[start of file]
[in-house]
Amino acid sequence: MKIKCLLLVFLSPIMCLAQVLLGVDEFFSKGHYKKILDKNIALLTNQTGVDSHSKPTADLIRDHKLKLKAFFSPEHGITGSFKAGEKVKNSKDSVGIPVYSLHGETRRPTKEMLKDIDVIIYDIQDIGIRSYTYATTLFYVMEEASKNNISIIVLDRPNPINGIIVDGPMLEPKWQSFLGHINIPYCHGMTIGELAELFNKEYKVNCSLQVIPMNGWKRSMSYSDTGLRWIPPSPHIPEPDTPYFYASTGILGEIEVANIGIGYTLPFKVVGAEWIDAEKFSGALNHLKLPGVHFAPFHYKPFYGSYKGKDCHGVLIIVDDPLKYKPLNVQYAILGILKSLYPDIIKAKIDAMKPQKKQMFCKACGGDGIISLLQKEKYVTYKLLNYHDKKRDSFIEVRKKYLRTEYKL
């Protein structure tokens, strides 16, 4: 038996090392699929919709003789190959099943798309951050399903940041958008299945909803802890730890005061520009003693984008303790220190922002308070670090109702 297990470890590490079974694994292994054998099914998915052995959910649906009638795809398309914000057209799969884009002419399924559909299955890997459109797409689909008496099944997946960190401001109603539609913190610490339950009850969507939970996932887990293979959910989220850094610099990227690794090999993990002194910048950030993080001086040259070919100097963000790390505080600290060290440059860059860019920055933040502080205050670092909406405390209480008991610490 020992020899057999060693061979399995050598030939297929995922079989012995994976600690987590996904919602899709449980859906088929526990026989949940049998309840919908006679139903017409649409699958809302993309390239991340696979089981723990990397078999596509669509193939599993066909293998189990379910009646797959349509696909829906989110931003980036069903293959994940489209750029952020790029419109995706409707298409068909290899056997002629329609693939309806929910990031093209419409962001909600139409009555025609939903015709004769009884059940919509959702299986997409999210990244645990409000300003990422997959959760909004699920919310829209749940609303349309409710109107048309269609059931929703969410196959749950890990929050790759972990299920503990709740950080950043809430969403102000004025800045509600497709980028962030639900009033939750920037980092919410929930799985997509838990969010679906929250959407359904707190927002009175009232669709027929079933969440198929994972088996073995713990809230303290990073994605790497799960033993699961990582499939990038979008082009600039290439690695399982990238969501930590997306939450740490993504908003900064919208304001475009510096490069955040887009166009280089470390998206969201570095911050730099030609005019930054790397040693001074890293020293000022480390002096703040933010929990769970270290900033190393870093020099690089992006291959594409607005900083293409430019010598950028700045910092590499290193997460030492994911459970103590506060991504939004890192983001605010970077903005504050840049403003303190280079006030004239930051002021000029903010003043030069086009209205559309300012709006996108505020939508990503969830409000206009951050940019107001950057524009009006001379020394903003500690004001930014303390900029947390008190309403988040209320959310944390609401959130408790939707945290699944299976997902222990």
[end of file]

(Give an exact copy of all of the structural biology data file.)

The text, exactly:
[in-house]
Amino acid sequence: MKIKCLLLVFLSPIMCLAQVLLGVDEFFSKGHYKKILDKNIALLTNQTGVDSHSKPTADLIRDHKLKLKAFFSPEHGITGSFKAGEKVKNSKDSVGIPVYSLHGETRRPTKEMLKDIDVIIYDIQDIGIRSYTYATTLFYVMEEASKNNISIIVLDRPNPINGIIVDGPMLEPKWQSFLGHINIPYCHGMTIGELAELFNKEYKVNCSLQVIPMNGWKRSMSYSDTGLRWIPPSPHIPEPDTPYFYASTGILGEIEVANIGIGYTLPFKVVGAEWIDAEKFSGALNHLKLPGVHFAPFHYKPFYGSYKGKDCHGVLIIVDDPLKYKPLNVQYAILGILKSLYPDIIKAKIDAMKPQKKQMFCKACGGDGIISLLQKEKYVTYKLLNYHDKKRDSFIEVRKKYLRTEYKL
């Protein structure tokens, strides 16, 4: 038996090392699929919709003789190959099943798309951050399903940041958008299945909803802890730890005061520009003693984008303790220190922002308070670090109702 297990470890590490079974694994292994054998099914998915052995959910649906009638795809398309914000057209799969884009002419399924559909299955890997459109797409689909008496099944997946960190401001109603539609913190610490339950009850969507939970996932887990293979959910989220850094610099990227690794090999993990002194910048950030993080001086040259070919100097963000790390505080600290060290440059860059860019920055933040502080205050670092909406405390209480008991610490 020992020899057999060693061979399995050598030939297929995922079989012995994976600690987590996904919602899709449980859906088929526990026989949940049998309840919908006679139903017409649409699958809302993309390239991340696979089981723990990397078999596509669509193939599993066909293998189990379910009646797959349509696909829906989110931003980036069903293959994940489209750029952020790029419109995706409707298409068909290899056997002629329609693939309806929910990031093209419409962001909600139409009555025609939903015709004769009884059940919509959702299986997409999210990244645990409000300003990422997959959760909004699920919310829209749940609303349309409710109107048309269609059931929703969410196959749950890990929050790759972990299920503990709740950080950043809430969403102000004025800045509600497709980028962030639900009033939750920037980092919410929930799985997509838990969010679906929250959407359904707190927002009175009232669709027929079933969440198929994972088996073995713990809230303290990073994605790497799960033993699961990582499939990038979008082009600039290439690695399982990238969501930590997306939450740490993504908003900064919208304001475009510096490069955040887009166009280089470390998206969201570095911050730099030609005019930054790397040693001074890293020293000022480390002096703040933010929990769970270290900033190393870093020099690089992006291959594409607005900083293409430019010598950028700045910092590499290193997460030492994911459970103590506060991504939004890192983001605010970077903005504050840049403003303190280079006030004239930051002021000029903010003043030069086009209205559309300012709006996108505020939508990503969830409000206009951050940019107001950057524009009006001379020394903003500690004001930014303390900029947390008190309403988040209320959310944390609401959130408790939707945290699944299976997902222990």